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Eating in Istanbul

by discospace:flikr

A cyclist is often inspired to pedal through a tough day of hills, rough roads, bad weather or whatever else may slow their speed or challenge their morale by the thought of a meal at days’ end.  Its’ importance goes beyond the required calorie intake or nutritional necessities.  At it’s heart a great meal is a moment in time where the cyclist doesn’t feel the aches of their body, can’t remember the frustration of the roads’ ceaseless obstacles; and is allowed to be nurtured by the food while surrounded by their fellows.

In this spirit we wish to introduce to our future Tour cyclists the historically, culturally and most important, gastronomically blessed city of Istanbul.

Istanbul is at the heart of many of our Tours.  It’s the destination of our European Tour the Orient Express, the destination of our Spotlight on Turkey Tour, and the beginning of the grand Silk Route Expedition.

Discovering Istanbul is a process best done without hurry.  To begin, I suggest hitting one of the city’s meyhanes that dot the metropolis.  Meyhane, literally translated as “drink house”, is more than a bar.  It is more an institution of drink, mezes, culture, politics and music.  Raki is the beverage of choice, an un-sweetened anise alcoholic drink that clouds white when mixed with water.  The mezes on offer at meyhanes vary but you most likely will find the ingredients involved being white cheese, yoghurt, aubergine, artichokes, rice-stuffed vine leaves, peppers and even a calves brain if you’re feeling high minded.  If you are saving your appetite for later then try a snack of roasted chickpeas, called leblebi. It happens that Ataturk, the father of the Turkish Republic, ate these zealously.  If you look around the meyhane chances are you’ll see his portrait staring back at you with envy.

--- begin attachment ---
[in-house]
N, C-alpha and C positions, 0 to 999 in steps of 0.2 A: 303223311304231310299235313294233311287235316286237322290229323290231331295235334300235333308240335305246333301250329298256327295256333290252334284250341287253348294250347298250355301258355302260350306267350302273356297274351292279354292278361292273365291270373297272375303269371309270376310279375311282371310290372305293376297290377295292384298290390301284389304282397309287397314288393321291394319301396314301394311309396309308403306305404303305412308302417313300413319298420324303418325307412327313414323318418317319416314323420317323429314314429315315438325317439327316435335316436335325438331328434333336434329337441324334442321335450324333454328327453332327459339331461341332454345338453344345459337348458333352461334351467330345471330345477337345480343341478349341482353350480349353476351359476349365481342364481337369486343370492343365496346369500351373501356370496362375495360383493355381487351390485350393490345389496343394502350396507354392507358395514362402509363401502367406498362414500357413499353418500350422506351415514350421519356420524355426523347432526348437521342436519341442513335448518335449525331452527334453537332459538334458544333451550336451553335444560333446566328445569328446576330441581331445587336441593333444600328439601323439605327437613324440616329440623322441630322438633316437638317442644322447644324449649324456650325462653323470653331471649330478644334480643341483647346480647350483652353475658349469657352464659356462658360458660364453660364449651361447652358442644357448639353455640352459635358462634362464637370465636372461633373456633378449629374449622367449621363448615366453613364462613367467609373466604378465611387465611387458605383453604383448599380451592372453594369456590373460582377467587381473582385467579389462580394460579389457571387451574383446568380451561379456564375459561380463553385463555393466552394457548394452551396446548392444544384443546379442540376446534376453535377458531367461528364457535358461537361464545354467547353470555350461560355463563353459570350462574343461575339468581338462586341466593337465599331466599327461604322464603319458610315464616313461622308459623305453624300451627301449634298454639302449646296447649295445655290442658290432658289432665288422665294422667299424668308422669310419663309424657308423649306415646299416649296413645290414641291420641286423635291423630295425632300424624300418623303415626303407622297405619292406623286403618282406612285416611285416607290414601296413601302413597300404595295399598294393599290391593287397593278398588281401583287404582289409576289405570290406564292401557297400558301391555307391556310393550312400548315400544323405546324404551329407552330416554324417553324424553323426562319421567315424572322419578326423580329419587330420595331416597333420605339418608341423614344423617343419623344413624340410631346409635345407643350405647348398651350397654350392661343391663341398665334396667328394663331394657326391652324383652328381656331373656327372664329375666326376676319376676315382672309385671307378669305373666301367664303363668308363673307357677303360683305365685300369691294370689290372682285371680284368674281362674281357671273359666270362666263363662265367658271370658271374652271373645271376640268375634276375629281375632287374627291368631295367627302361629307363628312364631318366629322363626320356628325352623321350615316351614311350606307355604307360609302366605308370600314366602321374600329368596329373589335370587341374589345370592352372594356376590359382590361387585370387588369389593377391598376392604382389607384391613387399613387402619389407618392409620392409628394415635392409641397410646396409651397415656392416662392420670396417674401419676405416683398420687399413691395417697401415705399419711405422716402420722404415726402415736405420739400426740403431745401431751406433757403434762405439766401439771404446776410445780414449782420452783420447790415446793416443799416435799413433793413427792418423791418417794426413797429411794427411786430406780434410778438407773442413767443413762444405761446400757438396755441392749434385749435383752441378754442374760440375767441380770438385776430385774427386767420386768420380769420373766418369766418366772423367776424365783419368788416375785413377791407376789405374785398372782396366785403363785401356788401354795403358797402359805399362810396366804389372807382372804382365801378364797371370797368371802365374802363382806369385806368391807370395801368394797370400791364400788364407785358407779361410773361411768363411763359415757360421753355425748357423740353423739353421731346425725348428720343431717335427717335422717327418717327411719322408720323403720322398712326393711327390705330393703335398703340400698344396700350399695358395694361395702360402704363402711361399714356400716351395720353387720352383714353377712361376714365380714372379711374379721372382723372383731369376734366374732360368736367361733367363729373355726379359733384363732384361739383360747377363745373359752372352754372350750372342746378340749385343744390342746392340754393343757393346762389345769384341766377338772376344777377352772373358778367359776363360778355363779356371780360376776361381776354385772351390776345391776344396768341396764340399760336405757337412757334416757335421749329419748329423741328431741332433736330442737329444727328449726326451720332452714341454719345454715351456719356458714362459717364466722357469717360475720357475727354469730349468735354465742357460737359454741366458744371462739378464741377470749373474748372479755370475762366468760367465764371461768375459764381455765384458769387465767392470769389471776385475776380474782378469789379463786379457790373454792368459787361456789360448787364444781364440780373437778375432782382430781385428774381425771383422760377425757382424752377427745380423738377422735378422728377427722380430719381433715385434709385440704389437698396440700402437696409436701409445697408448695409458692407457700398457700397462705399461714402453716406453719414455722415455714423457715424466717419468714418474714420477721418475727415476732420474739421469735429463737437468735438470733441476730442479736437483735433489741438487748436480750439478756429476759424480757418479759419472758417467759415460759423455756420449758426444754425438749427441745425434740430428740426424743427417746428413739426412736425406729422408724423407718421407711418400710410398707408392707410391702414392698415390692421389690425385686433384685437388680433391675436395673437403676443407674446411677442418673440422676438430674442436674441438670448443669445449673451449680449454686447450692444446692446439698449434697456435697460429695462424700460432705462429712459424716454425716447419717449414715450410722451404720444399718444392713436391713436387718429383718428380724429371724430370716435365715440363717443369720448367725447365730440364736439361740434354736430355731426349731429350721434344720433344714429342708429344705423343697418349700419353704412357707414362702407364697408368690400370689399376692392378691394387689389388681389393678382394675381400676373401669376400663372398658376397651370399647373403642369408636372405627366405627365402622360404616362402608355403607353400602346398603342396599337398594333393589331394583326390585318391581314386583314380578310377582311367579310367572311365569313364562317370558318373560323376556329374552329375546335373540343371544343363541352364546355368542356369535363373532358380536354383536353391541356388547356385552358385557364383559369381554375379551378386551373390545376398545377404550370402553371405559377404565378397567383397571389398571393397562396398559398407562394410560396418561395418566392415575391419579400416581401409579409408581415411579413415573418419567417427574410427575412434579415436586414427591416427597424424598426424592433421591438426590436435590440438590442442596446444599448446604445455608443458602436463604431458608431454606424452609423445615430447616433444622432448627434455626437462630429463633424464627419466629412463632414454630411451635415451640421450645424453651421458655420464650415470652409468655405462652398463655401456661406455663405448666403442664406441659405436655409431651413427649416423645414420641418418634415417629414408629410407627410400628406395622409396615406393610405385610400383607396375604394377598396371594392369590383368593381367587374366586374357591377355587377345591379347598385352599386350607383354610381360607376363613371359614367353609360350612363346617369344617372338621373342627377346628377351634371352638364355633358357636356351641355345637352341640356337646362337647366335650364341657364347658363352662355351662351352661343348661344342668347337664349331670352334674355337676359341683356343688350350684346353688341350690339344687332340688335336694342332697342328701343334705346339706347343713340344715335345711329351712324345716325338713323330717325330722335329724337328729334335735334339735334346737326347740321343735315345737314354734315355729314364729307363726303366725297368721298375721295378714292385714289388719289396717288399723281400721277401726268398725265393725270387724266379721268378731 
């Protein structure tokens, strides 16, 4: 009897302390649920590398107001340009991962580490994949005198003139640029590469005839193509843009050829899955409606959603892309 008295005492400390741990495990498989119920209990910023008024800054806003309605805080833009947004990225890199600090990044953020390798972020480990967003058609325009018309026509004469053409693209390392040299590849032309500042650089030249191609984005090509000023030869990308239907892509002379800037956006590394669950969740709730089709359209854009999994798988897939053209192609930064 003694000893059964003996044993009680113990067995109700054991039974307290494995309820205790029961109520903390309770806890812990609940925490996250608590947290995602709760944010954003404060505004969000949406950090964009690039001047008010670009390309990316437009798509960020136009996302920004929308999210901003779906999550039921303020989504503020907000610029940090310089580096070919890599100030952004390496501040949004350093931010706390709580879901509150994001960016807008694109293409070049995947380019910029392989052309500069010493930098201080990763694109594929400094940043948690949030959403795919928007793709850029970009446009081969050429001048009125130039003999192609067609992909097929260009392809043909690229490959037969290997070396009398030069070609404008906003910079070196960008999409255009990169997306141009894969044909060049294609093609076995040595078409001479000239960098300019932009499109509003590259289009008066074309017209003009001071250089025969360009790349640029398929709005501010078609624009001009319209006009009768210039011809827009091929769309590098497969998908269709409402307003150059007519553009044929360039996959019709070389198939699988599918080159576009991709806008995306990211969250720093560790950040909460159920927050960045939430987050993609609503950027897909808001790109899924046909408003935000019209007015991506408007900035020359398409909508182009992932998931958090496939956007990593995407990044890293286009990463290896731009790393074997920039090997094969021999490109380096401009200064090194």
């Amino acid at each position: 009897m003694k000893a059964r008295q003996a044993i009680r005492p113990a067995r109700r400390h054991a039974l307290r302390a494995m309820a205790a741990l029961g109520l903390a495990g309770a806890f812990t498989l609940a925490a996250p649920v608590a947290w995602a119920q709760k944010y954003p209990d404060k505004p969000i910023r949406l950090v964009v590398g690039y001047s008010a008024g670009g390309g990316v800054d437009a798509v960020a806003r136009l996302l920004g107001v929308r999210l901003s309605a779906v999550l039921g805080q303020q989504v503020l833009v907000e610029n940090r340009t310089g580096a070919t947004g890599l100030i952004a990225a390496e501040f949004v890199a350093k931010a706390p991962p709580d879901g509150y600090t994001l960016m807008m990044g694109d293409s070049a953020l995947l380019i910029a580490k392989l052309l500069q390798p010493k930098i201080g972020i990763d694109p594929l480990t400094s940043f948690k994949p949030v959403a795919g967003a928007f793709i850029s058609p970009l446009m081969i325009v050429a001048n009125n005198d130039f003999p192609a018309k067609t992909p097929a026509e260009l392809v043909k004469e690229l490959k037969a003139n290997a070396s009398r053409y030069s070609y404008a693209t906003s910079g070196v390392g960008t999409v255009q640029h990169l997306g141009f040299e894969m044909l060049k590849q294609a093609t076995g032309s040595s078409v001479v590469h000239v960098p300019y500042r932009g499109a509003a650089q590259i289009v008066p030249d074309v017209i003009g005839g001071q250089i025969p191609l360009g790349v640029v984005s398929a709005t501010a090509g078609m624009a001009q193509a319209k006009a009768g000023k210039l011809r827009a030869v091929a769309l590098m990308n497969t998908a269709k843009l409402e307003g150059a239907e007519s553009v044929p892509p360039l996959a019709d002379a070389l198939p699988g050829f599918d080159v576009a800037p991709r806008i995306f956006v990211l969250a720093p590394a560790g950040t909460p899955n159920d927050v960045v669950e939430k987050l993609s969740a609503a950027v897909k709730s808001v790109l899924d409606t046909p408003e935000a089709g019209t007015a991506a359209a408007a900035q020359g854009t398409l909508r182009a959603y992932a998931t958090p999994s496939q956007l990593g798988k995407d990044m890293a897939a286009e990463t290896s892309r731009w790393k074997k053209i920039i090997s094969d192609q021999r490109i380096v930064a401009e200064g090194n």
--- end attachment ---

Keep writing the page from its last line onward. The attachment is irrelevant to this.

When you’re done with the meyhanes it may be time to hit an Ocak Basi; which one could translate as, “by the fire” This is where that cavernous appetite built up cycling can be filled.  Endless skewers of lamb meat, beef, calves’ liver, Adana kebab (which is a mixture of lamb, fat from the lambs’ own tail and red pepper flakes) are placed over the charcoal grill not far from your table.  Served with grilled peppers, tomatoes, onions, a side of bitterly fresh arugula and thin lavas bread to help clean up every bit on your plate.  These places are bustling and loud with reverie.

The nature of a cyclist leads them to the tried and true eating establishments frequented by the local populace.  On any day of the year in Istanbul if you ride your bike to the Galata Bridge, which crosses the Golden Horn connecting Old Istanbul with Beyoglu, you can watch the fisherman casting their lines into the cold waters below, pulling up endless little whitefish.  If you head to the lower level of the bridge you’ll see a walkway, along which small restaurants will be selling Balik Ekmek = “fish sandwich”, this is a belly pleasing treat; grilled Mackerel in fresh crusty bread.  Throw in a cold beer and you’ve really caught the essence of it all.

To help you with you with your culinary adventures in Istanbul, check out these links below.  Enjoy.
 
Chef in Istanbul

Istanbul Eats


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